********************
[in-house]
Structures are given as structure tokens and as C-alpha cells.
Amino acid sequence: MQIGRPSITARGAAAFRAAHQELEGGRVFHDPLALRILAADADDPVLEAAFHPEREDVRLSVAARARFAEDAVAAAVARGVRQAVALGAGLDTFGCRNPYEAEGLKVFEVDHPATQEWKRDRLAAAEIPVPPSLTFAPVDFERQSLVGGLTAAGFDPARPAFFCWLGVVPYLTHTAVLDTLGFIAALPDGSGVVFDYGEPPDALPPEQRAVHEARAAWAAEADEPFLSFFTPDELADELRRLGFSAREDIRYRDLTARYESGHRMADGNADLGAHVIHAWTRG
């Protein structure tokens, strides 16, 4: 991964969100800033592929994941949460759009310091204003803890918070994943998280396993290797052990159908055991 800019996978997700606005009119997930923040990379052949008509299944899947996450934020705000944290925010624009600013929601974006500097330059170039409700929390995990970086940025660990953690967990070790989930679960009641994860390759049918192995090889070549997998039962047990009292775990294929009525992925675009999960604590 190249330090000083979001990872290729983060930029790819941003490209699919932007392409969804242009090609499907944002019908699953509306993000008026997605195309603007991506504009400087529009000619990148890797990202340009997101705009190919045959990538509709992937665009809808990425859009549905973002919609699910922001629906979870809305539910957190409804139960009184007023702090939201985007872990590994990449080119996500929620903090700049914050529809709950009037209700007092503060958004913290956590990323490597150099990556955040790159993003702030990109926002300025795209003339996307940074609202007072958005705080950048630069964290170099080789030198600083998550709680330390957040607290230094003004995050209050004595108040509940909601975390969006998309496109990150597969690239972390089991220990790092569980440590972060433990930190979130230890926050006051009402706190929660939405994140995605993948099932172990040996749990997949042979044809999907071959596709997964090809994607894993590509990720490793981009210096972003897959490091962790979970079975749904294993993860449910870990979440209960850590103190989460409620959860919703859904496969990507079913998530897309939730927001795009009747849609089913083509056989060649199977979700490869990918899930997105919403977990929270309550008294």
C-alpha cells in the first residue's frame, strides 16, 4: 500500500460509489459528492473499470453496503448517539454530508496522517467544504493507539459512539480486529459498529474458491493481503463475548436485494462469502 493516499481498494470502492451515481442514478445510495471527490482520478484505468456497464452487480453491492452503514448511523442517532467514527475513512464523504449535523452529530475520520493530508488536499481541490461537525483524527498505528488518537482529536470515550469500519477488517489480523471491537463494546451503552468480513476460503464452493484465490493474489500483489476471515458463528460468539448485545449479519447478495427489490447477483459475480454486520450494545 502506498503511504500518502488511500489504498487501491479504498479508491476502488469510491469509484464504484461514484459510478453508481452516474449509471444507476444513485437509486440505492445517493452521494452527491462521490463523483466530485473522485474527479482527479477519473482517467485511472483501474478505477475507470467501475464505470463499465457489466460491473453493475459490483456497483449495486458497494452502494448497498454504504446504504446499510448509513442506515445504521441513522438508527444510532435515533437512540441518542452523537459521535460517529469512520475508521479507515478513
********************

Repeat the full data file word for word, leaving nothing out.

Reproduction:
[in-house]
Structures are given as structure tokens and as C-alpha cells.
Amino acid sequence: MQIGRPSITARGAAAFRAAHQELEGGRVFHDPLALRILAADADDPVLEAAFHPEREDVRLSVAARARFAEDAVAAAVARGVRQAVALGAGLDTFGCRNPYEAEGLKVFEVDHPATQEWKRDRLAAAEIPVPPSLTFAPVDFERQSLVGGLTAAGFDPARPAFFCWLGVVPYLTHTAVLDTLGFIAALPDGSGVVFDYGEPPDALPPEQRAVHEARAAWAAEADEPFLSFFTPDELADELRRLGFSAREDIRYRDLTARYESGHRMADGNADLGAHVIHAWTRG
């Protein structure tokens, strides 16, 4: 991964969100800033592929994941949460759009310091204003803890918070994943998280396993290797052990159908055991 800019996978997700606005009119997930923040990379052949008509299944899947996450934020705000944290925010624009600013929601974006500097330059170039409700929390995990970086940025660990953690967990070790989930679960009641994860390759049918192995090889070549997998039962047990009292775990294929009525992925675009999960604590 190249330090000083979001990872290729983060930029790819941003490209699919932007392409969804242009090609499907944002019908699953509306993000008026997605195309603007991506504009400087529009000619990148890797990202340009997101705009190919045959990538509709992937665009809808990425859009549905973002919609699910922001629906979870809305539910957190409804139960009184007023702090939201985007872990590994990449080119996500929620903090700049914050529809709950009037209700007092503060958004913290956590990323490597150099990556955040790159993003702030990109926002300025795209003339996307940074609202007072958005705080950048630069964290170099080789030198600083998550709680330390957040607290230094003004995050209050004595108040509940909601975390969006998309496109990150597969690239972390089991220990790092569980440590972060433990930190979130230890926050006051009402706190929660939405994140995605993948099932172990040996749990997949042979044809999907071959596709997964090809994607894993590509990720490793981009210096972003897959490091962790979970079975749904294993993860449910870990979440209960850590103190989460409620959860919703859904496969990507079913998530897309939730927001795009009747849609089913083509056989060649199977979700490869990918899930997105919403977990929270309550008294």
C-alpha cells in the first residue's frame, strides 16, 4: 500500500460509489459528492473499470453496503448517539454530508496522517467544504493507539459512539480486529459498529474458491493481503463475548436485494462469502 493516499481498494470502492451515481442514478445510495471527490482520478484505468456497464452487480453491492452503514448511523442517532467514527475513512464523504449535523452529530475520520493530508488536499481541490461537525483524527498505528488518537482529536470515550469500519477488517489480523471491537463494546451503552468480513476460503464452493484465490493474489500483489476471515458463528460468539448485545449479519447478495427489490447477483459475480454486520450494545 502506498503511504500518502488511500489504498487501491479504498479508491476502488469510491469509484464504484461514484459510478453508481452516474449509471444507476444513485437509486440505492445517493452521494452527491462521490463523483466530485473522485474527479482527479477519473482517467485511472483501474478505477475507470467501475464505470463499465457489466460491473453493475459490483456497483449495486458497494452502494448497498454504504446504504446499510448509513442506515445504521441513522438508527444510532435515533437512540441518542452523537459521535460517529469512520475508521479507515478513